After that, there was pretty much nothing else to do. So we slept for two hours and then woke up. It was only 7:30. We'd travelled all the way to sleep. We turned on the telly and watched the whole of Pirates of the Carribean 3, which, for those of you who've watched it, is a very long movie. And for me personally, very very boring. So I just slept on and off throughout the drone. I almost regretted travelling. Almost.

At around 11:00, the movie ended. We went out to see the Northern Lights and ended up downtown again to check out the 'night life' of the Westmann Islands. We were laughing our heads off - no one was anywhere, we were just wandering a dead 'downtown'. We went into the only place that was open and was attracted by the pool table opportunities. No one was there. The music was a CD mix, a CD that skipped. We played pool. All the pool clichés occured: I, of course, was on the losing team. We lost because of me. The coin operator almost didn't work. The person claiming to not be good at pool turned out to be the best.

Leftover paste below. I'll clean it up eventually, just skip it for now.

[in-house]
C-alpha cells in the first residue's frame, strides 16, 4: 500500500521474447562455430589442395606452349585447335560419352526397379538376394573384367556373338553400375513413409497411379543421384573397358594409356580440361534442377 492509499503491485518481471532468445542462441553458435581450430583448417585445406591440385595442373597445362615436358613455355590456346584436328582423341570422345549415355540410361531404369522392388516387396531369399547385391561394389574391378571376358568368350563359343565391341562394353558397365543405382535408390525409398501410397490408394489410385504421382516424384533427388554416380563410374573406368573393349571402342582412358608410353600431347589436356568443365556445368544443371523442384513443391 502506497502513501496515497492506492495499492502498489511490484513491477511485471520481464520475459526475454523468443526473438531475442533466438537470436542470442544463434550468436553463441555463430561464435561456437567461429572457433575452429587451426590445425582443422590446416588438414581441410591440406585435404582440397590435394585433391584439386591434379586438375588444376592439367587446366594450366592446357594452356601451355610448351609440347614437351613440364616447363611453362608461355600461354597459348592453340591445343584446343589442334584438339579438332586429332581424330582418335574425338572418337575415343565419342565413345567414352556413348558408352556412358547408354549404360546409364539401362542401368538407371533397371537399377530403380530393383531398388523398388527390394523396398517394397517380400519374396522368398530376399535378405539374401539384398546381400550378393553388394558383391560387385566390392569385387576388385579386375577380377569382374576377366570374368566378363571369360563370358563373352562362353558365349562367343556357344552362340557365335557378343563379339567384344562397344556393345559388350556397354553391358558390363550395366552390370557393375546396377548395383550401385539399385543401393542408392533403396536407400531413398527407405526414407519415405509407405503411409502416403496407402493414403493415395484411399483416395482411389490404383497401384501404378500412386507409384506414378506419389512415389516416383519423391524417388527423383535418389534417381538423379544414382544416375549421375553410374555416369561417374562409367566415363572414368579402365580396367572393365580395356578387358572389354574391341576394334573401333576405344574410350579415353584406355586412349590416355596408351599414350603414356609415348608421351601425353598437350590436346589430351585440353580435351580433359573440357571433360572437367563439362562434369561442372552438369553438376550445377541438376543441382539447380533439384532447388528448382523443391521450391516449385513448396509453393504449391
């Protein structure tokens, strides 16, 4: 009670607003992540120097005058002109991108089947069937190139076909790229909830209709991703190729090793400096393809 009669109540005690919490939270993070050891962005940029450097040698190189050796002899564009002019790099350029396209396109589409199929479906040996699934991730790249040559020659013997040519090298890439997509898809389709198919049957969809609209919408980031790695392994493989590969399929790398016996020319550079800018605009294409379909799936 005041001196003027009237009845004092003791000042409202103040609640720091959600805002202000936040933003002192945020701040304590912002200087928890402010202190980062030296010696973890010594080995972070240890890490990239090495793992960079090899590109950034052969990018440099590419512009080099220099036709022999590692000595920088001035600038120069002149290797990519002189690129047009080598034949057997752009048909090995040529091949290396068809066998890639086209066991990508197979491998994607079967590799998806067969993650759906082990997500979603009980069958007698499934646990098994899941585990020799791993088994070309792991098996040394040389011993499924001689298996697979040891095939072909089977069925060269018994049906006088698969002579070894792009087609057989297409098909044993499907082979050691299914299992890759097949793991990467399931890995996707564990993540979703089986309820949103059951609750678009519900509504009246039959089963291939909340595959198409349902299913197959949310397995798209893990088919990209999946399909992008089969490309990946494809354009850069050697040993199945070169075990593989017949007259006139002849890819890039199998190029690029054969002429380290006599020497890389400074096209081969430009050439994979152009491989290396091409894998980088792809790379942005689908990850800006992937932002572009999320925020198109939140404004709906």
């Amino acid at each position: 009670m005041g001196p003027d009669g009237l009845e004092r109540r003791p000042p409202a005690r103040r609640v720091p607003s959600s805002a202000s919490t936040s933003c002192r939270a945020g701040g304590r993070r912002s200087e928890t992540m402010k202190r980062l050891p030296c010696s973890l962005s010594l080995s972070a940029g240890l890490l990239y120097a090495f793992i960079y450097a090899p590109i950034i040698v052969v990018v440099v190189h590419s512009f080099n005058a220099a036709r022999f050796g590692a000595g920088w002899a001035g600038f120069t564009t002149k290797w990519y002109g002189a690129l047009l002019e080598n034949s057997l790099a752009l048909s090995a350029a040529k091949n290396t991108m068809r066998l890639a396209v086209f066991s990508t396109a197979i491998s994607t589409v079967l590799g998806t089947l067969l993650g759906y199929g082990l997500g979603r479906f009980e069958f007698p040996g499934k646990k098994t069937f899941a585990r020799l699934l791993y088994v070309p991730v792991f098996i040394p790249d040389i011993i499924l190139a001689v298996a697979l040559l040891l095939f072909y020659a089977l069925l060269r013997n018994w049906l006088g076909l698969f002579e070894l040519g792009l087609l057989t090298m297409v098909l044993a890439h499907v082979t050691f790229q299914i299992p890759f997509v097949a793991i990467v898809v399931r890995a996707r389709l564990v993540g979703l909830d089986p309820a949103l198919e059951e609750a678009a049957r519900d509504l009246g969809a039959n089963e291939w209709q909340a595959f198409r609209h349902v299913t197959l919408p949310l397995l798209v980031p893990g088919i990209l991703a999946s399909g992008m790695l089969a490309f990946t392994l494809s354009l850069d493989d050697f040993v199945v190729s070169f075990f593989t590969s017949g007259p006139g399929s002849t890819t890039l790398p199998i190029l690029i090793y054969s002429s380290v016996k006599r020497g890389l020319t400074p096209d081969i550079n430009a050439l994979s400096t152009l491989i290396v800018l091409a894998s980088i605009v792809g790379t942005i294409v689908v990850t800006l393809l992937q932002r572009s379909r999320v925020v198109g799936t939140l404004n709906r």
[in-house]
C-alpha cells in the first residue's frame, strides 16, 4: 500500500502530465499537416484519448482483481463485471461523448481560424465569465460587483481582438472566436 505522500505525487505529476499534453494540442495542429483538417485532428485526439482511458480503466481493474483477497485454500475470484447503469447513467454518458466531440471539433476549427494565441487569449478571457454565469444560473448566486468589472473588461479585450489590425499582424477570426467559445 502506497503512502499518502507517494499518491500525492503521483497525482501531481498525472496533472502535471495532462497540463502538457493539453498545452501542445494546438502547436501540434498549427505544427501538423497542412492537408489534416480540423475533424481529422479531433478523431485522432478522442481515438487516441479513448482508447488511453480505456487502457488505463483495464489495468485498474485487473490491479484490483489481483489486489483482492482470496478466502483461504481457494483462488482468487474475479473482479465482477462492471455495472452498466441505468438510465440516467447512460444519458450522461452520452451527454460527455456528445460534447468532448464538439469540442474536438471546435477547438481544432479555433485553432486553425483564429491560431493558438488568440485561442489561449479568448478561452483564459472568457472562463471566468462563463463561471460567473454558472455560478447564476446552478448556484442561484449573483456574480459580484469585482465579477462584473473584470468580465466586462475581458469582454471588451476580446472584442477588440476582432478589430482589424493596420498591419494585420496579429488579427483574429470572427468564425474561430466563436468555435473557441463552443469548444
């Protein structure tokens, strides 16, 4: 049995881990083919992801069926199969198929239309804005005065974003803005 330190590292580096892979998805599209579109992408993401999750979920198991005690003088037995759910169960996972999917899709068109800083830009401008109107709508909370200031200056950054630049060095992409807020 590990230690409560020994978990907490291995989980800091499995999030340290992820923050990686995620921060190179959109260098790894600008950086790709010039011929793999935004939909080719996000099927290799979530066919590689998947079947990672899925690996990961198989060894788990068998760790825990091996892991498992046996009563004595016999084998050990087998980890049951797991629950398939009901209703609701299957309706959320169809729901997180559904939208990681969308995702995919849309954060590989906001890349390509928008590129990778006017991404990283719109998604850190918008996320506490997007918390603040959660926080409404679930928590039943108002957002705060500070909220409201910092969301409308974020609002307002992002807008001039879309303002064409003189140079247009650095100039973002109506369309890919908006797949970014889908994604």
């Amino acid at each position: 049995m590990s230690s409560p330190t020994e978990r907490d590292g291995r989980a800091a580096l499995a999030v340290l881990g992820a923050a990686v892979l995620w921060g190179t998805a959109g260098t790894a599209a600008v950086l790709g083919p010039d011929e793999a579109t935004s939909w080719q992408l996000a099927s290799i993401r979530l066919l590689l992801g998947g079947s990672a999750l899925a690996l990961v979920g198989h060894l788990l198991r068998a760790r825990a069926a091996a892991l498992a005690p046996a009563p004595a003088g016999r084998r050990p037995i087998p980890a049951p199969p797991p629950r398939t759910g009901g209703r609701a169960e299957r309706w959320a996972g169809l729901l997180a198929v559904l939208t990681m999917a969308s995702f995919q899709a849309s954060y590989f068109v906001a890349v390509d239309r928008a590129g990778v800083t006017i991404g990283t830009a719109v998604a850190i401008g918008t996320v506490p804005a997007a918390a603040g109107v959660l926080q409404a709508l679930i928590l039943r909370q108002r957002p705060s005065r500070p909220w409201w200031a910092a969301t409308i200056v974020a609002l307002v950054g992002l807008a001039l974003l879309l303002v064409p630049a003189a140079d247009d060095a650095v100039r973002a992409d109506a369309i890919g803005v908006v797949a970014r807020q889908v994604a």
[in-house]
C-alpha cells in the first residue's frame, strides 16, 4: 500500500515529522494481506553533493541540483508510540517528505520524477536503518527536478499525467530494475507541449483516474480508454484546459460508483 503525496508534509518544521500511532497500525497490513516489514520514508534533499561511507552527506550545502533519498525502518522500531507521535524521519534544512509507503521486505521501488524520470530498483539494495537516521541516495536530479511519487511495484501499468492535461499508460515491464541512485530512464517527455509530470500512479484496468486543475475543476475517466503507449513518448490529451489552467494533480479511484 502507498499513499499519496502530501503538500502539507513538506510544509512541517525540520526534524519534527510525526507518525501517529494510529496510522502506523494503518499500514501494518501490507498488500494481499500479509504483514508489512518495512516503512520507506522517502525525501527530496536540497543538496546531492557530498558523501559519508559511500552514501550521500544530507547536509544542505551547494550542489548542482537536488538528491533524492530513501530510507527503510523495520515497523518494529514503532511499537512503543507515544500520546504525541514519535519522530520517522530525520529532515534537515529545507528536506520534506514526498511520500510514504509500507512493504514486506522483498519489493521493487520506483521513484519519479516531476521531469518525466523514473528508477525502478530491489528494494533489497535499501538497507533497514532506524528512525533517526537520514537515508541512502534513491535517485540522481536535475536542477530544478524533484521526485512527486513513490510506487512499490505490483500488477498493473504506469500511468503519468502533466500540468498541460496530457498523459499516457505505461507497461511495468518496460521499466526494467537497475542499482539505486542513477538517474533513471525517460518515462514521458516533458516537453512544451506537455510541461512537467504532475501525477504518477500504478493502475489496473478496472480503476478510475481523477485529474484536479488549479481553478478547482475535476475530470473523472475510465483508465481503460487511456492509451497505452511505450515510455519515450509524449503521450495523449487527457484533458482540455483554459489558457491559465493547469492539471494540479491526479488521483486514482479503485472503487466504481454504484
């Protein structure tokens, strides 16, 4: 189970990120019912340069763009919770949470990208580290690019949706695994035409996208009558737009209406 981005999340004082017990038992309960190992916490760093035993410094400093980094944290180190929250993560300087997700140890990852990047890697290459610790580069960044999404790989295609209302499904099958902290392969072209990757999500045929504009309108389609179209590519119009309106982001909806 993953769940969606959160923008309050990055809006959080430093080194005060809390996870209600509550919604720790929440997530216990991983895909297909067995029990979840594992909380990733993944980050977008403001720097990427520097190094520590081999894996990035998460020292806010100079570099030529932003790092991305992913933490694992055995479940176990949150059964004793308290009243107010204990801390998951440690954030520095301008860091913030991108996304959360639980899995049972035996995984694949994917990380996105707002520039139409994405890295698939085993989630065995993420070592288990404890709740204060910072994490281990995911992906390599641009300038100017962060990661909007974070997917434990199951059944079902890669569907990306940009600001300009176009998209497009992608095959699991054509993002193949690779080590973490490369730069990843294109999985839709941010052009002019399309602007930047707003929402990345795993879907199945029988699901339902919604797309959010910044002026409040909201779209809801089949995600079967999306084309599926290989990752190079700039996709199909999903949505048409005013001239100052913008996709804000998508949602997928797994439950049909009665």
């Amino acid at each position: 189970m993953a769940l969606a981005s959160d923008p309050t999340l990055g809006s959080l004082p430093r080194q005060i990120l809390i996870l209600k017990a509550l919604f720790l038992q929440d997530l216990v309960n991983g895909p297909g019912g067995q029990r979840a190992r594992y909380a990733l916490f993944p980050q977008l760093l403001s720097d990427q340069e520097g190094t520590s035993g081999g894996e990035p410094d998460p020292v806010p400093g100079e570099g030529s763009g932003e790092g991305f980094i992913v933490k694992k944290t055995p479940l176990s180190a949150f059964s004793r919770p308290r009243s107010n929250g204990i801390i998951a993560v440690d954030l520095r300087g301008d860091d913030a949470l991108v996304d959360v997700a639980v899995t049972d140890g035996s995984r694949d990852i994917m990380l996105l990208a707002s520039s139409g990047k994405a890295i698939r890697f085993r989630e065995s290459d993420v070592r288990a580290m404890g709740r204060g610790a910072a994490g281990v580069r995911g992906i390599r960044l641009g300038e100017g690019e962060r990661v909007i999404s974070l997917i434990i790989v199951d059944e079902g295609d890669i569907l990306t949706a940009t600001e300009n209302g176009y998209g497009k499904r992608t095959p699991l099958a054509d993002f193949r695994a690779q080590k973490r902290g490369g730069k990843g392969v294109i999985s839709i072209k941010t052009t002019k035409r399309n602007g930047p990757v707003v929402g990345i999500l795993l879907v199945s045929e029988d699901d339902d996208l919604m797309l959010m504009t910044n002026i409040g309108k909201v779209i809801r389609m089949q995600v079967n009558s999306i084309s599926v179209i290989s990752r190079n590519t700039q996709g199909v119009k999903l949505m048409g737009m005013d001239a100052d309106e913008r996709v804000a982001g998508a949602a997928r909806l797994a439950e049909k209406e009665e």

After a bit, people started coming in. Then there's this guy (let's just call him C) who asked J in Icelandic, "Are you from the Westman Islands?" When J answered in English, the guy immediately screamed, "Cool! Foreignjers!" and pulled up a chair (when he learned J was from Denmark, he got even more excited and tried out his probably bad Danish). I was amused that people here are so desperate to get out of here that they are so eager to interact with anyone who is not from the island. Turns out that he was part of a handball team (Iceland won silver in handball at the Olympics this year - I guess it's one of their more beloved sports) who was 'stranded' on the island because the people operating the plane would not fly out any more that day. A team of handball players stuck on an island - sounds like the next Snakes on the Plane (by the way, check this out: